But never take it serious.

I guess this poem is meaningless unless you know I am this man’s age and, like him, I also like to dance below my age. Its a conundrum for sure, but one that has a solution.

Baby Turtles on the Dance Floor, and your chicks for free.

I am in Sri Lanka right now, hence the abscence of much posting. back in a week... but this deserves a post...

On Saturday night I went to a party on a beach in Hikkaduer, south Sri Lanka. It was pretty much the only party in the entire country save for the drab ex—pat clubs in the Capital.

It was ten o’clock and things were just getting started when there was some consternation amongst the locals, a group of about six of them were gathered round something on the beach.

I left my beer on the bar and went to take a look-see; there was a sight I never thought I would see. A nest of sea turtles decided that it was time to be born and there they were, tiny little reptilian toddlers emerging from the sand.

The excitement this caused amongst us all was pretty remarkable as I’m sure you can imagine, even the locals don’t see this thing every lifetime. Baby turtles the size of a matchbox, crawling out of the sand ‘midst the fire glow and disco lights. Awesome.

So, rather than let them get baked by the fire or trampled on by a German traveler/dancer’s Birkenstock a rescue mission was called for. We picked the baby turtles up one in each hand and marched them down to the lapping Indian ocean. Very slowly – definitely sub-baby-hare speed – they crawled off into the sea, accompanied by the pumping and dire sound of a Dire Straights techno remix.

I didn't have my camera with me for the baby turtles, so here is a picture of the biggest key in Asia, taken in a small Buddhist Monastery in the same village.

Reminisces: Famous people I have met, part the First.

I have a thing about famous people. I cant see a celebrity without at least starting up a conversation, getting their autograph or stalking them for 3 years.

So this post is simply a list of famous people I have met, where by met I mean had a conversation with of more than “hi”. I note with interest that many of the people on this list do not have a similar list on their website with my name on it. I have a list of famous people I have merely seen, but that can wait until the “meets” have been exhausted.

If your not from the UK this list wont mean much to you.

  • Jarvis Cocker (Singer, artist, TV presenter, critique and dude): I have met Jarvis a number of times in the last ten years. I first met him a a festival in Finsbury Park in about 1995. I had way to many cups of coffee that day and had a long chat with him about celebrity along the lines of “what’s it like to be famous”. He was very nice. I have since met him at an art gallery opening, another festival and a club frequented by dominatrixes, again with lots of strong coffee. Great at being famous.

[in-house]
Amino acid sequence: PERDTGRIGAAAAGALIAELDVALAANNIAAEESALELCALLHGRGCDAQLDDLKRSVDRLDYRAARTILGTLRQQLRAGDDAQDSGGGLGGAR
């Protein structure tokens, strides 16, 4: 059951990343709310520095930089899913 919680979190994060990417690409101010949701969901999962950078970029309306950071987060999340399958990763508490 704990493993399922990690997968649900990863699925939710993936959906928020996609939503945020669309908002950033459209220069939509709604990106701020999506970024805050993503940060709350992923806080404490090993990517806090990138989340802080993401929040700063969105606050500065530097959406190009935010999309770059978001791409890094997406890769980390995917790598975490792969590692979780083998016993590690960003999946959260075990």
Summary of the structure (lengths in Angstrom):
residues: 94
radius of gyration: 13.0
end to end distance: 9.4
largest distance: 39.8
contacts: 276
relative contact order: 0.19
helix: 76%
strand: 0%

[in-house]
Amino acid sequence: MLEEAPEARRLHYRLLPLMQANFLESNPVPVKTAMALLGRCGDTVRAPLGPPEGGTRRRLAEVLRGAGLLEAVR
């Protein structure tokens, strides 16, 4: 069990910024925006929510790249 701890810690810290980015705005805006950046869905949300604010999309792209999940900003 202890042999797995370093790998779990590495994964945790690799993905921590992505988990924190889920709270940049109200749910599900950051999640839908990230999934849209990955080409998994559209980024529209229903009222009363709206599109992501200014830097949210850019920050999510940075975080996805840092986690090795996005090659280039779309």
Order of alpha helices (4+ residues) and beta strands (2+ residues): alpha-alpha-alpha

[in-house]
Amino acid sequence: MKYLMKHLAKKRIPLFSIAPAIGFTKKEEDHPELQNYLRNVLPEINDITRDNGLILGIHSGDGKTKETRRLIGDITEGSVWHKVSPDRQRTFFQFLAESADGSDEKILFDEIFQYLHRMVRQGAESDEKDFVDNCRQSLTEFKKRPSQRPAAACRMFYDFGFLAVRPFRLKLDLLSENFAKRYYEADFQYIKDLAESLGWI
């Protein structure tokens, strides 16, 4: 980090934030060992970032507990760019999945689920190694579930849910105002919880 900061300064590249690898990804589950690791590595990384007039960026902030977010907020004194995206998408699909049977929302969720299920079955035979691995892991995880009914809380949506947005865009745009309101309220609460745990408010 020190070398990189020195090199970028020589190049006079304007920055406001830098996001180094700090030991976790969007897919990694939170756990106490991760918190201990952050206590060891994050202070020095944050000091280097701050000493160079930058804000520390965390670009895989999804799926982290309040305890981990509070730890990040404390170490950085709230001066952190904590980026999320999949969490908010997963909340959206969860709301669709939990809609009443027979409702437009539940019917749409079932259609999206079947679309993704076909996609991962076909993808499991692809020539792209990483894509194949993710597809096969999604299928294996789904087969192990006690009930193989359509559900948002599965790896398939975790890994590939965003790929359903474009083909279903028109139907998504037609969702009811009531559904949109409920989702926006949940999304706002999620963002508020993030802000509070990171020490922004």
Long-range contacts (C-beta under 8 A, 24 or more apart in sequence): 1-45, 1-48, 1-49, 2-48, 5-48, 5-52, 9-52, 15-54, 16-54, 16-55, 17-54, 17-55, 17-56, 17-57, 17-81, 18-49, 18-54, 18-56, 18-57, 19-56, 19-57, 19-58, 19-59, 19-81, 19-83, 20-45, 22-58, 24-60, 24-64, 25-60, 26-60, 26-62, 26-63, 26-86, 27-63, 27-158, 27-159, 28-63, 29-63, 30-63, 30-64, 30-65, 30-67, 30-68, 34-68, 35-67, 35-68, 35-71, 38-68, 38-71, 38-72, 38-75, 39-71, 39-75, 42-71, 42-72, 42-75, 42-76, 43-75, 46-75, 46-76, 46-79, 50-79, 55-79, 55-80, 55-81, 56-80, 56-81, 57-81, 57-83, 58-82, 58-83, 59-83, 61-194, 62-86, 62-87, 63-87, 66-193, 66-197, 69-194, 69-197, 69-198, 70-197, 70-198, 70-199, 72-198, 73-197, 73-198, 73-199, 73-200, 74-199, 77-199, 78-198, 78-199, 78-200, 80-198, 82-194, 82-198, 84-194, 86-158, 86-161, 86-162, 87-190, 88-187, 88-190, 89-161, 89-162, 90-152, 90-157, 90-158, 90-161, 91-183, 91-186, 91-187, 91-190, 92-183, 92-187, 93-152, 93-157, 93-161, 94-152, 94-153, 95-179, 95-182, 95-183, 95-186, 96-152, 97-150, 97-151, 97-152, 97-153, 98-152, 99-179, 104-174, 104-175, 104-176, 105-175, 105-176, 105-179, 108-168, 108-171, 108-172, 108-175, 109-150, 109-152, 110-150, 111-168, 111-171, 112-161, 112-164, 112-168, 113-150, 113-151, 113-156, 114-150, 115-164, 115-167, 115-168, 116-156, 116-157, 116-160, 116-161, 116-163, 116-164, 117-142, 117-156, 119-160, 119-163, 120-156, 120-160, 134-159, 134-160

• Martin Freeman (Actor, The Office, Ali G and much more): Not a week goes by without either my wife or myself saying “he was at our wedding”. And that’s because of this guy. He was going out with my cousin and was very nice. I actually met him at a hotel family doo a few weeks earlier, again, lovely chap.
  • Marc Almond (Singer, famous homosexual): This encounter could probably have a blog post all of its own because it categorically puts squash to a long running urban legend about Mr Almond. It was downstairs in Freedom bar in central London (He owns part of it), he was standing alone, I went up and started talking. We talked for a few minutes and then, I asked him very slowly carefully and politely... if the story about him collapsing on stage and the stomach pump was true. He said it was not, pretty categorically. I felt he wasn’t often asked this question but I also felt a party of him wished that the story was true. Very friendly, very nice, very gay.
  • Felix Burton(Half of Basement Jaxx). Great guy and still friends with friends. I once spent a night in a hotel room with him in Blackpool. I won't say how this occurred because it will make it sound more exciting than it was. By all accounts Felix hasn't let his fame and wear his head@, bravo.
  • Jon Ronson (Writer Journalist): I met him in blackpool the morning after Felix and I had shared a room. I walked up to him in the street, is was very genuinely friendly and we talked for about five mins about his TV show that I had seen the week before.
  • Mark Walliams (Comedian, Swimmer): I saw him just before he got famous for Little Britain at the theater seeing the guy from Marion and Geoff. I spoke to him along the lines of “Hey your very funny you are.” He replied “Thank you very much”. We had a moment.
If you think this list is scraping the bottom of the fame barrel;, wait till you see the next one:p